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This highly schematic diagram shows the conceptual highlights of the circulation pattern during the summer associated with advection fog along the California coast on a typical summer afternoon. The temperatures show surface temperatures.
Since the typical dew point temperature is about 56F for the incoming air, moisture condenses when the air passes across the California current. Surface air there is cooled to the dewpoint, but only in the air immediately in contact with the sea surface. Some mixing does occur so that this marine layer is about 500 ft to about 1000 ft thick.
The air is drawn inland through gaps or low passes through the Coast Range into the Central Valley, where the air is heated from beneath. The fog evaporates (dissipates) as the difference between the temperature and the dewpoint gets large again.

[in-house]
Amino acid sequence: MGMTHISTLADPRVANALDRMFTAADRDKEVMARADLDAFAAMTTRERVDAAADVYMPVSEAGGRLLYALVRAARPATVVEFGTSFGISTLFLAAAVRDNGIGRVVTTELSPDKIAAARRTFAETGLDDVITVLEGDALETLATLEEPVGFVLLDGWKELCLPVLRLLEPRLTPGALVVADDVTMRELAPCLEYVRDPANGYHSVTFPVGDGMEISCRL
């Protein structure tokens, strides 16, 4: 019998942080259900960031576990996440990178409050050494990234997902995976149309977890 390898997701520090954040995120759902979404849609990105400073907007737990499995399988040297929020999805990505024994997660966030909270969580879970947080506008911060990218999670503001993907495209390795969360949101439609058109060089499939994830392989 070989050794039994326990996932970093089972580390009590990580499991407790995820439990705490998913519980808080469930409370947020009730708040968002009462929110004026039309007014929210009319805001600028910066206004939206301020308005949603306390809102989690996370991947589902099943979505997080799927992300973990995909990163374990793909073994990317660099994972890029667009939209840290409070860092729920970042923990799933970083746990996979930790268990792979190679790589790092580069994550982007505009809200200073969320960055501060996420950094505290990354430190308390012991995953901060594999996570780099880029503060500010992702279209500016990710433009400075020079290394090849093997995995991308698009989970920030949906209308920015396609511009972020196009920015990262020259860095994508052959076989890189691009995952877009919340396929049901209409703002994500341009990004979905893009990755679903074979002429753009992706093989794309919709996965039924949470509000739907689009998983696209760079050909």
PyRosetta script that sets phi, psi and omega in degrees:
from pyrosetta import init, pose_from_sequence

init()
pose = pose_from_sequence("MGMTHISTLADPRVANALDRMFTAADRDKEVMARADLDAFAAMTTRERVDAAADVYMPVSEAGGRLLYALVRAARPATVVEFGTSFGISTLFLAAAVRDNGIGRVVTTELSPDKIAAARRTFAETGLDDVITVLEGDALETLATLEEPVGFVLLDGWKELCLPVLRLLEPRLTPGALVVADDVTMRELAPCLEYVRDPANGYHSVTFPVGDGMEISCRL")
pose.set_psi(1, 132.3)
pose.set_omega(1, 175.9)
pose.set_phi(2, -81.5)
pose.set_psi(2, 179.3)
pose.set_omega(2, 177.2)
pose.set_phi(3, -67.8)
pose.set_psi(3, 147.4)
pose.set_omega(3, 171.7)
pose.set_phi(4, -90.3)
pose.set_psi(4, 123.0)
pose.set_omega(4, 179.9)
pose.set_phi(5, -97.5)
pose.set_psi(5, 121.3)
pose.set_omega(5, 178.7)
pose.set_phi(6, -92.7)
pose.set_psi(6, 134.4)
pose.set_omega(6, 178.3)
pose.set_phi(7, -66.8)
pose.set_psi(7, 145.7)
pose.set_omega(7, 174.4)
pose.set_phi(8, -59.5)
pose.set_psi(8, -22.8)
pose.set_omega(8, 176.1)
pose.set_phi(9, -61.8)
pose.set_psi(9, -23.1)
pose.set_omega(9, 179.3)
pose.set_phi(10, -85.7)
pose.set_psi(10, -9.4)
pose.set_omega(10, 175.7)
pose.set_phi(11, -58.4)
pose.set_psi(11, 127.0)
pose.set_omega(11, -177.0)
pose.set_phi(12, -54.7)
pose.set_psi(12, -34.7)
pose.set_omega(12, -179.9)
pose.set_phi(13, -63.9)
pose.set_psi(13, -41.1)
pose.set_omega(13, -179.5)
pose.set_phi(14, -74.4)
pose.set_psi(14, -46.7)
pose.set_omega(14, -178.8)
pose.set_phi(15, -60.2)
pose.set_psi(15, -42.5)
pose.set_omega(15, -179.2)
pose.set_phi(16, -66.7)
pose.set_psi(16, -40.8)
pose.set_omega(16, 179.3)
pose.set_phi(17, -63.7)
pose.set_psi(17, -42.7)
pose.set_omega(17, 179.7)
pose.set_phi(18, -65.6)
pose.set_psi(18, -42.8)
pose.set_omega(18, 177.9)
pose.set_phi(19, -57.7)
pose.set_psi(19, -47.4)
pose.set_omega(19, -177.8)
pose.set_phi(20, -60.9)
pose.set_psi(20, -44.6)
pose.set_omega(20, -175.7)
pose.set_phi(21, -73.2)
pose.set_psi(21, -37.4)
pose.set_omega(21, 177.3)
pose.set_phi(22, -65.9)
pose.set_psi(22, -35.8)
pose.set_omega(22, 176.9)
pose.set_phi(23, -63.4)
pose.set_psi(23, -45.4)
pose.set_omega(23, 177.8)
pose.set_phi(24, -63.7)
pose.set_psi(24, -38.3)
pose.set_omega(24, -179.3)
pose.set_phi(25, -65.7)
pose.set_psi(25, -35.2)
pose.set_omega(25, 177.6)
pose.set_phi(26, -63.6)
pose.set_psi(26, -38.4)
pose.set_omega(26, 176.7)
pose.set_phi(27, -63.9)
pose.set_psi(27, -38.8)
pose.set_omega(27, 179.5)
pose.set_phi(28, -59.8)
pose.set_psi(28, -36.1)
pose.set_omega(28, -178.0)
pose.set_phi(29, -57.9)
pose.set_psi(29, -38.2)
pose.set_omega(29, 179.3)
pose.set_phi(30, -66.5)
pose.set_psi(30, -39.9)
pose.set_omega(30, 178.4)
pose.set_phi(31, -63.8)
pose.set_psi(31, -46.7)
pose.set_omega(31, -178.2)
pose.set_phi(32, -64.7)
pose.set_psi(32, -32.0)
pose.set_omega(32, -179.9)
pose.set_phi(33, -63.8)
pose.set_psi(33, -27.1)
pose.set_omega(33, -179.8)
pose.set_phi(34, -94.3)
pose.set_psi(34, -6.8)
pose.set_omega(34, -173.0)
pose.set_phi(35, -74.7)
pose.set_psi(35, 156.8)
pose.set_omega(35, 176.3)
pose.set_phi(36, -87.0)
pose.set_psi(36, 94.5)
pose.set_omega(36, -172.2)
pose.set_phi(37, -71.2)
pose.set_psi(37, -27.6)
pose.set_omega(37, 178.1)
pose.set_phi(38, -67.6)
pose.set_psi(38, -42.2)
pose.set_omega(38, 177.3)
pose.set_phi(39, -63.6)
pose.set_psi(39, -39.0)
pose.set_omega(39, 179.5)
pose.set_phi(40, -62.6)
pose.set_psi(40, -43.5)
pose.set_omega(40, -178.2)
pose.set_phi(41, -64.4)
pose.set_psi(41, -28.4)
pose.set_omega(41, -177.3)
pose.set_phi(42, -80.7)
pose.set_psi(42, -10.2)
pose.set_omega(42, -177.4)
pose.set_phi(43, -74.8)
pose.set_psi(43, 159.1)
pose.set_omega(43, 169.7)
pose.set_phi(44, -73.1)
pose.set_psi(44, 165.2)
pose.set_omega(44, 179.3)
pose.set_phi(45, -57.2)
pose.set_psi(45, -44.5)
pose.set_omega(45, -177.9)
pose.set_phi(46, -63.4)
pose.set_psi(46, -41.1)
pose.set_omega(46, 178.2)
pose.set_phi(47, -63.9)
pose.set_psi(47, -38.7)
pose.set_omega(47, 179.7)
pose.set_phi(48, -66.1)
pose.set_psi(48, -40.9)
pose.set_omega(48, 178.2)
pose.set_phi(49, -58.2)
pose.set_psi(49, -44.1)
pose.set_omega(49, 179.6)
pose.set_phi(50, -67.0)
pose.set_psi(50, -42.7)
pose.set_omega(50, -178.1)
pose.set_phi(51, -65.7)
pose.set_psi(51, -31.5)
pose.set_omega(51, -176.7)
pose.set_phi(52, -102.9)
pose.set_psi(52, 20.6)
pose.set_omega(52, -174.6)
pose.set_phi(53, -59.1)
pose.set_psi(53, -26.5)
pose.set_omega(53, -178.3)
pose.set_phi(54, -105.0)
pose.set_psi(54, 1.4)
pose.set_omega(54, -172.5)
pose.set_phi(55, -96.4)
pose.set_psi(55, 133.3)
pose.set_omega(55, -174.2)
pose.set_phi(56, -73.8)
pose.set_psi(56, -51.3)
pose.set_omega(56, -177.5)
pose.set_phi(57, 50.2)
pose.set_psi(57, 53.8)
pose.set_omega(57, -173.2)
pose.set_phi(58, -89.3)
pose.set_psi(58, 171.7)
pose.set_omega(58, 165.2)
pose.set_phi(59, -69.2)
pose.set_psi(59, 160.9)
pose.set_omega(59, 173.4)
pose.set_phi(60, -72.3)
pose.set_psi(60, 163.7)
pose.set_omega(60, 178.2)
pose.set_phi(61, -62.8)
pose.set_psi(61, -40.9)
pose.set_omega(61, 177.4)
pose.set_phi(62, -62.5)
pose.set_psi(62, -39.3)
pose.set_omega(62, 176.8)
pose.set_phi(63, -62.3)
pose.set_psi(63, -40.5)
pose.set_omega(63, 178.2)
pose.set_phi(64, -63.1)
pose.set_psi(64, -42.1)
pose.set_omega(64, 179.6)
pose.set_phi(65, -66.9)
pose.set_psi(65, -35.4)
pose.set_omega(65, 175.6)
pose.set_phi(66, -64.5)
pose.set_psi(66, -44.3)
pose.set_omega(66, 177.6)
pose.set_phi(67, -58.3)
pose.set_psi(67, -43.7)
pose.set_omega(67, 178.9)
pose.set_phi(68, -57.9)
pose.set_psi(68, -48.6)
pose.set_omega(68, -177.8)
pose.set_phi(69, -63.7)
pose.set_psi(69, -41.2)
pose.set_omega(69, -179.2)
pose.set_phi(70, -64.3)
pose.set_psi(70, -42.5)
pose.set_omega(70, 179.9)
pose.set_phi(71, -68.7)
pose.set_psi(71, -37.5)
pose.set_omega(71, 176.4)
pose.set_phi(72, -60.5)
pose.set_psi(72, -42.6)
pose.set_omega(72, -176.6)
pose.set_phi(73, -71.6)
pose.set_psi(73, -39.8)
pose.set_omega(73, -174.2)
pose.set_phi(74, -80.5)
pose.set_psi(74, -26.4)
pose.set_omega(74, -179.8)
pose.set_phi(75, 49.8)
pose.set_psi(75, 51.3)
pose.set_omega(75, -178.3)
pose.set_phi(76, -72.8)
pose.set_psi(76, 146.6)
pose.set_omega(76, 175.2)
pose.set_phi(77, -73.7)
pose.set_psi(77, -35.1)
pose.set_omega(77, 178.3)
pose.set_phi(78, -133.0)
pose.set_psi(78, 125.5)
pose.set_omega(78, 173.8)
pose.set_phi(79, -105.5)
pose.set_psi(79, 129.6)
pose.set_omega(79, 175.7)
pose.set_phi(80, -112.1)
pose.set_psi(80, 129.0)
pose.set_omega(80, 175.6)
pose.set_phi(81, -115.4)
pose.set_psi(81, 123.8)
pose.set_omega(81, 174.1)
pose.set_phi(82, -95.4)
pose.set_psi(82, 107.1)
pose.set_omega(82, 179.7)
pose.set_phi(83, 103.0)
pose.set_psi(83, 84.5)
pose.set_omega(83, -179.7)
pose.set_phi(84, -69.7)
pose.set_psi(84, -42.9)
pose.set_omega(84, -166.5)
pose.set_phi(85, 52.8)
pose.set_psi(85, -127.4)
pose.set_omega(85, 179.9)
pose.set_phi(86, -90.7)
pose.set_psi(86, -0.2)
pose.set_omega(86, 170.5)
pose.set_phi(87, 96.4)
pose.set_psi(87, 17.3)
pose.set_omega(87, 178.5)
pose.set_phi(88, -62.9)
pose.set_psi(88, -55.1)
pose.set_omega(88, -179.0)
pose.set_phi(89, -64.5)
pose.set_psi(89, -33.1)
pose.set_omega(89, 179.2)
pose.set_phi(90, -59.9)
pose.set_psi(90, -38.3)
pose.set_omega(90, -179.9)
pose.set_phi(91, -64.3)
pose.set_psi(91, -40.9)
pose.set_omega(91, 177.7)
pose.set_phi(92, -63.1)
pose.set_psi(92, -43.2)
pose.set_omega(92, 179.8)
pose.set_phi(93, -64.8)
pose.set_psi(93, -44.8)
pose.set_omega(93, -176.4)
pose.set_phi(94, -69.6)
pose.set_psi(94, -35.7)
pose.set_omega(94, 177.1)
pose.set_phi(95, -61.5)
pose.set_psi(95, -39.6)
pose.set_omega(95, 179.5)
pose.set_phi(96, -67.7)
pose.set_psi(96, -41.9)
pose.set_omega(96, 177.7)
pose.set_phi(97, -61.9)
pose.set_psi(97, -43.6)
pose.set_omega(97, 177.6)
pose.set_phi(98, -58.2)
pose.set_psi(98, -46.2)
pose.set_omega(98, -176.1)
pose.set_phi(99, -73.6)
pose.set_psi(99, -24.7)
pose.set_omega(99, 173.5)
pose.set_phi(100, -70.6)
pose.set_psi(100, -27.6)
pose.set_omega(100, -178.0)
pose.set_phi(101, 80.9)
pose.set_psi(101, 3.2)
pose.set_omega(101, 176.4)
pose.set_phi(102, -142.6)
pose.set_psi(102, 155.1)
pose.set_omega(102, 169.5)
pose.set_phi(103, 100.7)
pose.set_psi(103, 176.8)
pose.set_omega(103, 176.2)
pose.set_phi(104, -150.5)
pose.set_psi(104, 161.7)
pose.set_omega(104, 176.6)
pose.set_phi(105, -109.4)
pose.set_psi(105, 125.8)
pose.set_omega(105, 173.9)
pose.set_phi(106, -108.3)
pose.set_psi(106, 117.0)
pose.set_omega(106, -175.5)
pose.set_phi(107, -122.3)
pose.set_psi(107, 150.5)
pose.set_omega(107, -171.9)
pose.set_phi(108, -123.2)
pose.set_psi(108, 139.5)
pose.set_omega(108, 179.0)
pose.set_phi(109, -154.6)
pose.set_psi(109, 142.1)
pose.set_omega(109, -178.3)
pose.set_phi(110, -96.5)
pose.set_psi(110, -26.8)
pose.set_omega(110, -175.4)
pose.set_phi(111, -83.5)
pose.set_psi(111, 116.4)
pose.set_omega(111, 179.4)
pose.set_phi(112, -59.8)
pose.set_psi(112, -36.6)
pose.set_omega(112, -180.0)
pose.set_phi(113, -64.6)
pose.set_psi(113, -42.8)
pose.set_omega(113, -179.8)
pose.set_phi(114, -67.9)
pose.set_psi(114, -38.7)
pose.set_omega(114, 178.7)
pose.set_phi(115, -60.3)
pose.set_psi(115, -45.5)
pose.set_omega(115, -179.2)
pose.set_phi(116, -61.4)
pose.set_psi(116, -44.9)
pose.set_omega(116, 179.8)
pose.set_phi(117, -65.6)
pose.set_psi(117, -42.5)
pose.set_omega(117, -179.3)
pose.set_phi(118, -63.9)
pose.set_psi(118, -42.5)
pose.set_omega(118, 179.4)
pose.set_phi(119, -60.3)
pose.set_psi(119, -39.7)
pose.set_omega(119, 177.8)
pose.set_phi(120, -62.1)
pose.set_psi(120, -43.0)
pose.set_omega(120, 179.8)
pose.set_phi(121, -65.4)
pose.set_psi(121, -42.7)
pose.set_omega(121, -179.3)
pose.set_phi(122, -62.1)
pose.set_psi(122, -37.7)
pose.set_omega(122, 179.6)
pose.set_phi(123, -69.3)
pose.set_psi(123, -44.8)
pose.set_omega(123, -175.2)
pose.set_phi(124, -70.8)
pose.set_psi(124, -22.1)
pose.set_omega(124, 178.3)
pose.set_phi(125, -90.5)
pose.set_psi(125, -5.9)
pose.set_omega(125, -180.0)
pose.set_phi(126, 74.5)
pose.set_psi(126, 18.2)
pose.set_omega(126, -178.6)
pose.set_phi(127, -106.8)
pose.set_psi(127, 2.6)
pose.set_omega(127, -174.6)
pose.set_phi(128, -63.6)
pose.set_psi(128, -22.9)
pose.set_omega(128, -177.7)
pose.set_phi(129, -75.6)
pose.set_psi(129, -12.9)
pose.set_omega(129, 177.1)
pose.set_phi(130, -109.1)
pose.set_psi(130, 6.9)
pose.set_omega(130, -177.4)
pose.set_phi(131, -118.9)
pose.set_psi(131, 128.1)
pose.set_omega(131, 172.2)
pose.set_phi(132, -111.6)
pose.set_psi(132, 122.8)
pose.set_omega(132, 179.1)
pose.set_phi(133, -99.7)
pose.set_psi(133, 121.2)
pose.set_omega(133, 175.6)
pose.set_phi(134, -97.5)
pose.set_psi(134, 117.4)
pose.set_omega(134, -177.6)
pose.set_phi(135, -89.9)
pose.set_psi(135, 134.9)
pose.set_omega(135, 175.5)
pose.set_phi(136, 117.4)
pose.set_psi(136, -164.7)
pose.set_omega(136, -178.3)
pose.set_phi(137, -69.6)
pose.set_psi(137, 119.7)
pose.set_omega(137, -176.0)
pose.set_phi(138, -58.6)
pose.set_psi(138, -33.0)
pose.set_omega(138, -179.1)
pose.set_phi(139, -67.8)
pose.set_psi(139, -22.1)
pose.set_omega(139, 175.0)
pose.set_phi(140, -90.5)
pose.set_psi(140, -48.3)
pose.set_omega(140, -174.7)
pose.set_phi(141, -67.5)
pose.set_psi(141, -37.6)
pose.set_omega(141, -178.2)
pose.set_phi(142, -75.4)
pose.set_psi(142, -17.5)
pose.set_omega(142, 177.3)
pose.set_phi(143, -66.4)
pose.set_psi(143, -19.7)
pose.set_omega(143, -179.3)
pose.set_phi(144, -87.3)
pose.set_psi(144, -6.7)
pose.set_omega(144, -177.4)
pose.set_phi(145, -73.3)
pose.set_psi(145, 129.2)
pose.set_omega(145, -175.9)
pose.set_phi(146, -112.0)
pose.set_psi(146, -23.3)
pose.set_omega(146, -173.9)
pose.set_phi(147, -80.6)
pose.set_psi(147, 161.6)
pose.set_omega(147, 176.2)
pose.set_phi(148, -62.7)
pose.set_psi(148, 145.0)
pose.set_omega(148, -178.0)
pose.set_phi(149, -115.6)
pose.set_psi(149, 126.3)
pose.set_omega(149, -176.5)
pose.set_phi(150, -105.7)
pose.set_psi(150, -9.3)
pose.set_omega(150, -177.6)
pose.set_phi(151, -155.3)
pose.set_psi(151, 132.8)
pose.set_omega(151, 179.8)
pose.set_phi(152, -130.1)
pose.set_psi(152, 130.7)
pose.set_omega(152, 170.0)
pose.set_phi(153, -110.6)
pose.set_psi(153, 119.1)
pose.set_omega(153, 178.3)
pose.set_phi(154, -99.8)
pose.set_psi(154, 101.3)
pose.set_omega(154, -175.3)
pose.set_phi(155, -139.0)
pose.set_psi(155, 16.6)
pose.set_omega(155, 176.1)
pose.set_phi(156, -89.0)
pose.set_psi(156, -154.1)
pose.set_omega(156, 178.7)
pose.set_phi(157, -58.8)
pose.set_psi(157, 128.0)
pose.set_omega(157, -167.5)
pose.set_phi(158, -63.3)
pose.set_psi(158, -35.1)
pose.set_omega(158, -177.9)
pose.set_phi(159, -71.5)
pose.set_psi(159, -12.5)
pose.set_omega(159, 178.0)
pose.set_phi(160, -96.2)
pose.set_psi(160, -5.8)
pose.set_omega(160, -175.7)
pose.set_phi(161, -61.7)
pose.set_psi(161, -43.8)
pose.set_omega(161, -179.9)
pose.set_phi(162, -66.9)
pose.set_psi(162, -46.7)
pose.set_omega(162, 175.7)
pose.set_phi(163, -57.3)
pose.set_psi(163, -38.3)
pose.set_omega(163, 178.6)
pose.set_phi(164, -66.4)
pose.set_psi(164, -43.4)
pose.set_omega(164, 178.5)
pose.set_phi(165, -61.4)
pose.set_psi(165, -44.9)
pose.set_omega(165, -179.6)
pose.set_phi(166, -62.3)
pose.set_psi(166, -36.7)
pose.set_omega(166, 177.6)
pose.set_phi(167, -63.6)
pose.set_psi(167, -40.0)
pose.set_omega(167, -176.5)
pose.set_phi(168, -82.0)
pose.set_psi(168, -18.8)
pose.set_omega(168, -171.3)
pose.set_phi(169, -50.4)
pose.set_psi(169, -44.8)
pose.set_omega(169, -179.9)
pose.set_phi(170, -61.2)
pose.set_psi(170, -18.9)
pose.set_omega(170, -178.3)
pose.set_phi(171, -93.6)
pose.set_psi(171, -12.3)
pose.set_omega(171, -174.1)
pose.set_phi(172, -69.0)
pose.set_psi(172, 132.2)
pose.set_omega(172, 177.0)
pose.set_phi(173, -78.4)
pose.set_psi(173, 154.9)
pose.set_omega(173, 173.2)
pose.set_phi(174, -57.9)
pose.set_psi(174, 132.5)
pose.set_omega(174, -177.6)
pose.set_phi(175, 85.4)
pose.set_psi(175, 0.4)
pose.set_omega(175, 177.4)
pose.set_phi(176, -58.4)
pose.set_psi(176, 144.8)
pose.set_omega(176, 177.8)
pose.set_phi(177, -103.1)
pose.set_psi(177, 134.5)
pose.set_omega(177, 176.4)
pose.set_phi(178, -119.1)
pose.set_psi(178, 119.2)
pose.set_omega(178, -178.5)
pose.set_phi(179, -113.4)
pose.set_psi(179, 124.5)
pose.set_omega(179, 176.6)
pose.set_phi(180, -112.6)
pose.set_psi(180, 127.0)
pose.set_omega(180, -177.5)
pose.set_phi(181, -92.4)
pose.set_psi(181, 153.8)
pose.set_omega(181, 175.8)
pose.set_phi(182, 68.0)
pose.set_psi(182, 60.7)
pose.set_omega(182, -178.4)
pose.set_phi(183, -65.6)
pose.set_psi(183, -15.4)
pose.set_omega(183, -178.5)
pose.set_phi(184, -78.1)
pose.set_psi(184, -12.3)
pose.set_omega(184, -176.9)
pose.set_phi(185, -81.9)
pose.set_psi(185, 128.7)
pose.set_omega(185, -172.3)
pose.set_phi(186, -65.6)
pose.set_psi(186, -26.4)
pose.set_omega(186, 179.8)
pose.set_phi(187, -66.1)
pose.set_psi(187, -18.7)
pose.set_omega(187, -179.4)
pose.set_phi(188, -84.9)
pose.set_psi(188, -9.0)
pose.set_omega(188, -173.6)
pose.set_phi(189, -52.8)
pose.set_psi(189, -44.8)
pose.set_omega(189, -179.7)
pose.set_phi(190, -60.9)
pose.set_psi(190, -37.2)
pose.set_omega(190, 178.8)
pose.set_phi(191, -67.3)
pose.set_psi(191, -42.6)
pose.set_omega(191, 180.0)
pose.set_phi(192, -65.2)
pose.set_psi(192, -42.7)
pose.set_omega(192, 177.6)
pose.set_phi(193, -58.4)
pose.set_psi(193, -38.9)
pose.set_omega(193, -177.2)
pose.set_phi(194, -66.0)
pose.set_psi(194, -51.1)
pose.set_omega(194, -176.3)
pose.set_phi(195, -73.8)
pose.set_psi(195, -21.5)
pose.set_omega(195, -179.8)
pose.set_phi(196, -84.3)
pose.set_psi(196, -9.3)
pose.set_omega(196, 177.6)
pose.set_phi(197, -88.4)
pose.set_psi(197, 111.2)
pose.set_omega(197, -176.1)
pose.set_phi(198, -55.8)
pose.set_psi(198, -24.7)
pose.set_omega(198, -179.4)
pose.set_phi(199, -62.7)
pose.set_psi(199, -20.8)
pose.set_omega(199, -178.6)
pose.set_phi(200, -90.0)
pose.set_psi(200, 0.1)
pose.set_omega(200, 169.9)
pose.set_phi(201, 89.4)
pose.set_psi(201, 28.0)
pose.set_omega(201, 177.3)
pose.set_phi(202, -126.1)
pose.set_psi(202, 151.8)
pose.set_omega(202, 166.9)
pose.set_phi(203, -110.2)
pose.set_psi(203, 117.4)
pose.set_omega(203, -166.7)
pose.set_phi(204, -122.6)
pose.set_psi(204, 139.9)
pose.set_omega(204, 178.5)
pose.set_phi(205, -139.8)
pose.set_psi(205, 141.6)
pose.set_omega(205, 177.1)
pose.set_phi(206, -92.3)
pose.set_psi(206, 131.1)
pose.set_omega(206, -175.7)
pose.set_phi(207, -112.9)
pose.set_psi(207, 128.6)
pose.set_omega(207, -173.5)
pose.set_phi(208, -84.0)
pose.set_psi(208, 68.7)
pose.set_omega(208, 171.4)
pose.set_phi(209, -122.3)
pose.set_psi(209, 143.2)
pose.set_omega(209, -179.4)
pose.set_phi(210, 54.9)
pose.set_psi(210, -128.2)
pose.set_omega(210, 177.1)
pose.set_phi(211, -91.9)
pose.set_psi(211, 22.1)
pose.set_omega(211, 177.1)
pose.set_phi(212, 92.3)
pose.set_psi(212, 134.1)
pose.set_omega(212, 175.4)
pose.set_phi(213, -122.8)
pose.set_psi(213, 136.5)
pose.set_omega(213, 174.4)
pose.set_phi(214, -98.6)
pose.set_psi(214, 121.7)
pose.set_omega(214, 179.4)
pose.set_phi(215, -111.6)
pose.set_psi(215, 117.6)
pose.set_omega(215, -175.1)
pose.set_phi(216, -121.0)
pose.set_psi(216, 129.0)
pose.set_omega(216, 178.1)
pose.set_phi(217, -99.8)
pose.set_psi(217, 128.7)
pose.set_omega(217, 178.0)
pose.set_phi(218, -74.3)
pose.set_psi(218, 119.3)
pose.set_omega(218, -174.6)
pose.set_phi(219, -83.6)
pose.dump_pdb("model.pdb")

Air in the Central Valley ascends. However, since the depth of the atmosphere affected by this whole differential heating and cooling is only around 4000 feet or so, this ascending air does not get cooled to the dewpoint. Hence, no clouds form over the Central Valley.
Notice that the marine layer is too shallow to be involved in the production of thunderstorms in the Sierra Nevada.
|Conditions In Air Moving Inland||Ocean